Luke moved very quickly from t-ball, to coach pitch, to machine pitch baseball between the spring and summer.  For a group of boys who didn't know which direction to run to get to first base, we're thoroughly impressed with how they are now fielding the ball and consistently hitting.  We are a team of kindergartners, playing 1st and 2nd graders in fall ball.  These kids are a full head (or two) taller than most of our players, but we hold our own.  And we couldn't be more proud of Luke, as he pays attention to the game and always gives his best effort.

Both boys were offered $25 if they would take the time to learn - and use - the free style stroke in the pool...all summer long.  Zachary is the only one who actually used it consistently, so I'll be forking over the big bucks to him tomorrow.  It beats paying for swim lessons, and I'm thrilled that at least one of my kids came out of this summer a strong swimmer.  Luke is well on his way; he was just more concerned with hand stands and somersaults than he was with swimming this summer.

Diving was another hot pool pursuit.  Luke's is still more of a belly flop, but Zach has turned into a good diver...even though diving is prohibited at every pool we've ever been to.  (What's up with that?)  I'm not sure that diving could be considered a necessary life skill, but it's fun.  And, it seems to me that a belly flop hurts less from the side of the pool than from the diving board, so why not start at the side?  (Yes, I did just justify breaking the rules....and I'm generally a lover and follower of all rules.)

And they both went off the high dive this summer!  Luke only did it once, as he didn't really like it.  But Zach loved it, and is now a lover of the diving boards.  This was a paralyzing fear last summer.  Poor Zach would try every time we went to the pool, but just couldn't talk himself into it.  This year he took the leap of faith, and he's never looked back.

The boys grew a ton socially too, as both kids developed a lot of friendships over the summer.  Zach discovered that a group of school friends lives just a couple of blocks away, so they are now taking frequent turns walking or biking to each others houses to play.  And Luke met several neighborhood kindergarten boys over the summer through sports, and almost all of them are in his kindergarten class!  It's nice to finally have "neighborhood kids".

And each of the boys has also found some really great friends through church.  Many of these are kids who also go to school with them, but some are simply kids they see each week in Sunday school.  It's taken a long time to start asking other kids what their names are and what they're interested in, but we are finally arriving at that place in their social lives.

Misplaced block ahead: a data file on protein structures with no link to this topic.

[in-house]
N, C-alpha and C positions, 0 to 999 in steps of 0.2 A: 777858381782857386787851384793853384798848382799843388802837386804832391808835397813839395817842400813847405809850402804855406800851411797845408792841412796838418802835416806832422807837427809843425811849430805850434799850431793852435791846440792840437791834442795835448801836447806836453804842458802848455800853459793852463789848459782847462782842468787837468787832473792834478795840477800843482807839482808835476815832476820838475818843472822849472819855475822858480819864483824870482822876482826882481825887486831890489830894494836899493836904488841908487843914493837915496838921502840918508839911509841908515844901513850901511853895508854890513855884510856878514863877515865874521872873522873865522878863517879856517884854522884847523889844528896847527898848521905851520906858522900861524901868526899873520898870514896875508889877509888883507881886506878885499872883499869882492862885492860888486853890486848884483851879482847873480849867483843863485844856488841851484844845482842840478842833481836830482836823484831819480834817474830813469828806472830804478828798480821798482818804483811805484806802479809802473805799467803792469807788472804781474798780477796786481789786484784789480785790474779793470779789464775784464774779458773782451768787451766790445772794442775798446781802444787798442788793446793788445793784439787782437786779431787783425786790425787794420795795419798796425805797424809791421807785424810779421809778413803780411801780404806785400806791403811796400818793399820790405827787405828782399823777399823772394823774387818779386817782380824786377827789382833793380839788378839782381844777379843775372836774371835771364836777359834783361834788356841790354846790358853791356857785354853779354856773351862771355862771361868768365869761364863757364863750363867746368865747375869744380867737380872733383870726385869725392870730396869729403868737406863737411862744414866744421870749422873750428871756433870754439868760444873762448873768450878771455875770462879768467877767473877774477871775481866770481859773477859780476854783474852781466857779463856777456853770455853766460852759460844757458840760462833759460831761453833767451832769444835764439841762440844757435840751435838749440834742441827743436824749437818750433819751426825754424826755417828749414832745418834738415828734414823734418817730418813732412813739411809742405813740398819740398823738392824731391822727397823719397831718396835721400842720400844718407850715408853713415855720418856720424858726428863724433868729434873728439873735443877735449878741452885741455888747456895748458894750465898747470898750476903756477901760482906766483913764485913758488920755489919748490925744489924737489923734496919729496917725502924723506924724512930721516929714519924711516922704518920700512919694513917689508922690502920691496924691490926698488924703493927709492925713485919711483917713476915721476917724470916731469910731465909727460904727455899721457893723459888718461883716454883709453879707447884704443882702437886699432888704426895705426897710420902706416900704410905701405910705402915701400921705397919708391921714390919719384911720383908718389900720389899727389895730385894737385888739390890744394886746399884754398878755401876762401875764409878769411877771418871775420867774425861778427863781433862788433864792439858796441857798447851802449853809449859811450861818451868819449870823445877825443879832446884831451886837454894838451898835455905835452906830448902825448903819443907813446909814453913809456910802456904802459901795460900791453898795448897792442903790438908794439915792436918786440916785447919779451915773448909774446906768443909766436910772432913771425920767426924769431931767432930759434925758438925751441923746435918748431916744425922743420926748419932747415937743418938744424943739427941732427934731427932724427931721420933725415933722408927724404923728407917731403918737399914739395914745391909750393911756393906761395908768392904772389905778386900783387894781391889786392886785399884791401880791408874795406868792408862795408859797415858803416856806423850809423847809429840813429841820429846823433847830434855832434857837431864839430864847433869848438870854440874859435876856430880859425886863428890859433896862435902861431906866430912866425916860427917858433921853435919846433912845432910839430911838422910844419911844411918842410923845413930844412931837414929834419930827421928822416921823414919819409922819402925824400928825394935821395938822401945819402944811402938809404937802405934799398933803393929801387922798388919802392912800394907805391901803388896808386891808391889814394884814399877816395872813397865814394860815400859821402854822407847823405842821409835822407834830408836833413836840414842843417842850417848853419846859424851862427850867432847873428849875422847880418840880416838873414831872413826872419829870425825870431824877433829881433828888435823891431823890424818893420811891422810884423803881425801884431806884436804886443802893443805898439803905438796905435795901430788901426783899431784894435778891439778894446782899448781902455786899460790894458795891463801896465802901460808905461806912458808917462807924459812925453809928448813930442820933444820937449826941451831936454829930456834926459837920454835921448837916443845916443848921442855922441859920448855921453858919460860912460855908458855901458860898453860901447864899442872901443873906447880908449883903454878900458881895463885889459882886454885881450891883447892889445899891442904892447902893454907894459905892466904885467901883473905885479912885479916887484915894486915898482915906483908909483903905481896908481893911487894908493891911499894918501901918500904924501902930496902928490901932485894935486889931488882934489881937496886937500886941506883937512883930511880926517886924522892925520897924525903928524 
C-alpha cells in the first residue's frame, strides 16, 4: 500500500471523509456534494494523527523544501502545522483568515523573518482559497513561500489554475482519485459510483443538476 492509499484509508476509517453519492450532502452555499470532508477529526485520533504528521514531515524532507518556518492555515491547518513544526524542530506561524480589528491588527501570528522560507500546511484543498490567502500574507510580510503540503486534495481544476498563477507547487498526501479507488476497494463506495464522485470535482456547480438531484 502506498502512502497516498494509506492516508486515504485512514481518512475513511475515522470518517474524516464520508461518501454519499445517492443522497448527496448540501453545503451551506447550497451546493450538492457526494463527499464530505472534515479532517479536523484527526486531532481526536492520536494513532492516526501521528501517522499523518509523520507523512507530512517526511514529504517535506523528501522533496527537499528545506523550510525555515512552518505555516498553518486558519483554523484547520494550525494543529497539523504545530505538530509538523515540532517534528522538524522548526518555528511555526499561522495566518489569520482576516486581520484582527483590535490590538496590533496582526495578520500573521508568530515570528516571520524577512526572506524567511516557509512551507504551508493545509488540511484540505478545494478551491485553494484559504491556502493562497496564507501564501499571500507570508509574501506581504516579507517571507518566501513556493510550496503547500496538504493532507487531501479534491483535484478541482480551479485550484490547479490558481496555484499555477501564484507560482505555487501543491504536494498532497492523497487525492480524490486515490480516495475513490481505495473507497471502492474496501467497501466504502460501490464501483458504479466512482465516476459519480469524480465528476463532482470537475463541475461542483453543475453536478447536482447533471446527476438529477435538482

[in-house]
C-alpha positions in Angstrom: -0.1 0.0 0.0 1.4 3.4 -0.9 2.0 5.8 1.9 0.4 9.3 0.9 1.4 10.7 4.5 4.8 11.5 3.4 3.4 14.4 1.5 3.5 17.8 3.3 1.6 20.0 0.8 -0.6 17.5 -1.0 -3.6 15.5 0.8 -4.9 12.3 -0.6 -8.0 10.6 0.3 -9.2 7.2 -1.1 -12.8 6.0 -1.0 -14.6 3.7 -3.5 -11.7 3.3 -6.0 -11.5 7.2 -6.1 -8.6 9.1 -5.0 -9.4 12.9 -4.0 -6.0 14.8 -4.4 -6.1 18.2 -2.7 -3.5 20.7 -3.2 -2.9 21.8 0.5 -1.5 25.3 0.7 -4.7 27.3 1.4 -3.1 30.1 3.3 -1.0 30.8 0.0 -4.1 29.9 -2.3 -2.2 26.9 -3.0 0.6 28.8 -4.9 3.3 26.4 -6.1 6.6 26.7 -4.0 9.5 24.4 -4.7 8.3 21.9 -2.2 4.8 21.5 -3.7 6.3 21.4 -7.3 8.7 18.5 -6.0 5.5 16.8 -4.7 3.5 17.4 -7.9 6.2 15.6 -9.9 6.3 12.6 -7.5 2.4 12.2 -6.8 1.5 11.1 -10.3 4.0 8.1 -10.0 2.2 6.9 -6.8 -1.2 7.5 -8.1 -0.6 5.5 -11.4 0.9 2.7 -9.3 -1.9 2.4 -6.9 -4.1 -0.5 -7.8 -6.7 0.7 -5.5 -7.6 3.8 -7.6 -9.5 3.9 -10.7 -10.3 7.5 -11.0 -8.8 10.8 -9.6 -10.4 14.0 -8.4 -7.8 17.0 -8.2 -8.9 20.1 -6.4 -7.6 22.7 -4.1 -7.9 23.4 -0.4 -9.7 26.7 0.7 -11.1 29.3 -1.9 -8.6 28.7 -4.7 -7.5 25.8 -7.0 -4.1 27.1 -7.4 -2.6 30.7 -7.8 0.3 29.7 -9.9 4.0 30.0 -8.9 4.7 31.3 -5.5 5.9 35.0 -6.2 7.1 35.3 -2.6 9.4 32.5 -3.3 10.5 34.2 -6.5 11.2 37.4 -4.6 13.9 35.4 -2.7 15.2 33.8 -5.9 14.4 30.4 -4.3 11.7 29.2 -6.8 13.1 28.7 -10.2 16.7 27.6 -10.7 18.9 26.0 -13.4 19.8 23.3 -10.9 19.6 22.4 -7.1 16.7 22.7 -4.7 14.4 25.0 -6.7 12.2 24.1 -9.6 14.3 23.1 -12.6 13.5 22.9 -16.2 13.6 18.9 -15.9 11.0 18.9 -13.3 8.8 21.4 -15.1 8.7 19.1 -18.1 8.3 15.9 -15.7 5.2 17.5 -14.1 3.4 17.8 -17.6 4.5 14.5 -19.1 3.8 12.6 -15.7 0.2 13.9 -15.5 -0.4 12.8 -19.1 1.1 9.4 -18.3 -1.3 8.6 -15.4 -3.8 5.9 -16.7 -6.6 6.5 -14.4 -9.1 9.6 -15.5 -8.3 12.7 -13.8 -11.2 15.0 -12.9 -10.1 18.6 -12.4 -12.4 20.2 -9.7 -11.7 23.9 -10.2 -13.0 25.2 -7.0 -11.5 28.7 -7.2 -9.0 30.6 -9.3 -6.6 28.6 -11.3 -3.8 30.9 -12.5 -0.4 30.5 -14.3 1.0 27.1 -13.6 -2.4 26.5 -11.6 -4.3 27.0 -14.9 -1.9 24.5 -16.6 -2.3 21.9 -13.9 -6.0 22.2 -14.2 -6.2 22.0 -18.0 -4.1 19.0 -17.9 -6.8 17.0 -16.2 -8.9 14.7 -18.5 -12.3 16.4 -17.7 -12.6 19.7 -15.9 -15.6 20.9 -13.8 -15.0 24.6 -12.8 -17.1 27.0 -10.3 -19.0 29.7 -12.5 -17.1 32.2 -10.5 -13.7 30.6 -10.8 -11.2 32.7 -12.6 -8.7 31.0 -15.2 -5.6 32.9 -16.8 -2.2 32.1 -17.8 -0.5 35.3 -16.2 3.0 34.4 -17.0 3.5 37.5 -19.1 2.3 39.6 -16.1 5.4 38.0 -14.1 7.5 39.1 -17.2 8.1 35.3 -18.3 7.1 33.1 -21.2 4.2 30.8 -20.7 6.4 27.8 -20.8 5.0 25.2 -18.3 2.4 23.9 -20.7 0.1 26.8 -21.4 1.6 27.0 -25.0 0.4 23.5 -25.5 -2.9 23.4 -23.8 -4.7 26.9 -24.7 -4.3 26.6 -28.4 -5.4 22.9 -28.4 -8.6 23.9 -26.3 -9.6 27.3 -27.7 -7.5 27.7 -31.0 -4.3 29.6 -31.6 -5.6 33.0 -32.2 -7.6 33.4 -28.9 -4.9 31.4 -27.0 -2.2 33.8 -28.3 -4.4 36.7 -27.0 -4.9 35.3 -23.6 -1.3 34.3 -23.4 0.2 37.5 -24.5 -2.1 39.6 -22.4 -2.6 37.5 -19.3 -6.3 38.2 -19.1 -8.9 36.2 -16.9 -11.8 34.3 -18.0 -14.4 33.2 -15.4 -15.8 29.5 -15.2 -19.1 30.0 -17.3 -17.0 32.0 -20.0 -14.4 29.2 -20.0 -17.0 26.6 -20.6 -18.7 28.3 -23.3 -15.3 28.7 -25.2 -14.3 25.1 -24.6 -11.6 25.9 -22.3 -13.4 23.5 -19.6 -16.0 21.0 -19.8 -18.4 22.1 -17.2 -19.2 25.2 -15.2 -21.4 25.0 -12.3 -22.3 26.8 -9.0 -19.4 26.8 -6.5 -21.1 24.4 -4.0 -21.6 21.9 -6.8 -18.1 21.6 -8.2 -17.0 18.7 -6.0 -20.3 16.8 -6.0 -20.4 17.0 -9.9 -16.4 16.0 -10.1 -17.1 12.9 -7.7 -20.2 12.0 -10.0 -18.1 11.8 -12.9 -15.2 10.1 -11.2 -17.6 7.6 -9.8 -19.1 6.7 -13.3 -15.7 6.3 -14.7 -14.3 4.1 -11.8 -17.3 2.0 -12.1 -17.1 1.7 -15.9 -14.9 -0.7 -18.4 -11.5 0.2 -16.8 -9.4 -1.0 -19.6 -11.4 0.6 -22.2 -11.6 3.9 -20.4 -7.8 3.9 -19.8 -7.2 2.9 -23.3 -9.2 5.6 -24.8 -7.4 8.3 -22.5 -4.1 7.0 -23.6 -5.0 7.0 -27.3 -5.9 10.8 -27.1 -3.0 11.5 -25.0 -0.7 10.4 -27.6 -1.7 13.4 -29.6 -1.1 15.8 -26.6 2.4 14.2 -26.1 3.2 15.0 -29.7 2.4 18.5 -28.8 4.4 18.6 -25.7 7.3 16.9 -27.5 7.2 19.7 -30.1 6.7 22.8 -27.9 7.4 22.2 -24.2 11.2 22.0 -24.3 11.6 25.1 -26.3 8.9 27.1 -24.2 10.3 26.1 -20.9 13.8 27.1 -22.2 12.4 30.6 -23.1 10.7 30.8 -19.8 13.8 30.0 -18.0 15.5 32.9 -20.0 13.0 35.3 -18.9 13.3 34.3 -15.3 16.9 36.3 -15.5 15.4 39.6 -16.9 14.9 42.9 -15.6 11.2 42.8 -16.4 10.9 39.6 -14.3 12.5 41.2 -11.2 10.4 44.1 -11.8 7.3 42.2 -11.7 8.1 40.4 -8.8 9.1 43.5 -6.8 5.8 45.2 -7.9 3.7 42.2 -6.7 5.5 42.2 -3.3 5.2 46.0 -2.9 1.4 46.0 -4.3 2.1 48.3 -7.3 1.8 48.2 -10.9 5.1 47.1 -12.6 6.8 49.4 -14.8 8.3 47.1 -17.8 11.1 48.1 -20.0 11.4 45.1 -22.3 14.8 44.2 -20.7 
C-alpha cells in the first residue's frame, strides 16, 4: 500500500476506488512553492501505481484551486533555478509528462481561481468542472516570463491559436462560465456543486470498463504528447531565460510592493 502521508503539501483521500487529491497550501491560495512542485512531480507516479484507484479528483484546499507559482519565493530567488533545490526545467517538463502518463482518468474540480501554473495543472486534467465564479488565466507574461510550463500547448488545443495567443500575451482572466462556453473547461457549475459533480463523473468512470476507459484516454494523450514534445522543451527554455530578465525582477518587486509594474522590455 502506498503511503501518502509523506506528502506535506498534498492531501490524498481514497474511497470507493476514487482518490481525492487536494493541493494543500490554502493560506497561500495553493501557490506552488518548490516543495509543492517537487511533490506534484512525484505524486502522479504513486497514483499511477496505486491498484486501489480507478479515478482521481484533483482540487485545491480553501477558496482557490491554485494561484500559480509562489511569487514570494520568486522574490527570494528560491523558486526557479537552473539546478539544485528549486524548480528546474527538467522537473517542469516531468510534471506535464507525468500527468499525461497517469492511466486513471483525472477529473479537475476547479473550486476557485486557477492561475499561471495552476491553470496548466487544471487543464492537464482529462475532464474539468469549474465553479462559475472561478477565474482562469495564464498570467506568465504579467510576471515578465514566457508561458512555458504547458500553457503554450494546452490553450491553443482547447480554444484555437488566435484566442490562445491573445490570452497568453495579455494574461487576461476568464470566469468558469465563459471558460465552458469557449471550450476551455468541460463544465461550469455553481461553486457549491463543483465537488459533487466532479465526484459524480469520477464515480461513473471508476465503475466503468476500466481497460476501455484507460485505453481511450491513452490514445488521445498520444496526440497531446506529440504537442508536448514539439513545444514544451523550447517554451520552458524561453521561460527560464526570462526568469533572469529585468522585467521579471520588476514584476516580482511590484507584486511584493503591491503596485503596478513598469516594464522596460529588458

And when a friend recently ditched Zach again for someone else, Zach didn't allow it to define him, but instead shrugged his shoulders and said, "I think that's just the way he is."  He's beginning to understand who and whose he is, and is resisting the enemy's lies that every bad thing has something to do with him.

As we quickly rattled off half a dozen ways that each kid grew over the summer, I was awed by the work God has done in their lives.  These are areas that we have prayed over....and sometimes shed tears and lost sleep over.  And God has met them right where they were at, and given them just what they needed.  I cannot even begin to imagine all that He will do in these next nine months of the school year, as we are partnered with outstanding school and Sunday school teachers.  I'm excited and so full of hope.  I won't wish these months away, but I do look forward to who my guys will grow into as a 3rd grader and kindergartner.

"For I know the plans I have for you,” declares the Lord, “plans to prosper you and not to harm you, plans to give you hope and a future."  Jeremiah 29:11

He teaches me...

I vividly remember sitting on my deck in the summer of 2003, very pregnant with my first child, talking with my sister-in-law on the phone about my quickly approaching motherhood.  As we chatted, she said something that has played out time and again in the years since.

"Being a mother is like walking around with your heart beating outside your body."

She was so right.  My heart most definitely feels as if it's on the outside of my body sometimes.  And never more than when I'm watching my kids suffer.

As I watched one of my boys writhing in agony yesterday, completely overcome with anxiety, fear and doubt, my heart was breaking...  All I could do was remind him, over and over again, of the truth.  God made you exactly as you are.  He gave you talents and areas of difficulty - this is by design.  He wants to use you, just the way you are.  Honor God by being you.  In your weakness, He is strong.  God wouldn't ask you to do something and then abandon you there alone.  Don't panic, pray.

Don't panic.  Pray.  How many times have I gotten that wrong?  But, I digress...

We prayed over the situation with our guy yesterday.  He sobbed, he nearly hyperventilated, he rubbed his eyes red, and he got a headache...  But, eventually, he got back up, blew his nose, and determined to trust God.  He began to prepare himself for the task at hand, through prayer and practice.  At first, the practicing was pretty puny, but by the end he was completely on board.  That night, he went to bed with a smile on his face and a spring in his step.

And this morning, he did it.  He led worship in kids church.

For my guy, this is a really big deal.  He does not like performing.  He does not like eyes on him.  He does not like risking "failure" or embarrassment.

But he loves God.  And he's excited to let God work in him and through him.  And he loves worship.  And he loves his brother...and wants to be a part of his big kid church experience.

So often, I marvel at how we're able to coach him through a situation because we have the knowledge, but then he turns around and teaches me so very much about faith, courage and obedience as he actually does it.

My young guy is something else.  I always say that he's going to be a really remarkable long as I can get him to adulthood.  But, really, he's pretty remarkable already.

I could not be more impressed or inspired by him.

Today I praise God for his constant presence and comfort.  For the truths found in his Word, and for the abundant encouragement from the people in our lives.  And for passion....especially passions that are simply about jubilation, and are not necessarily areas we feel gifted in.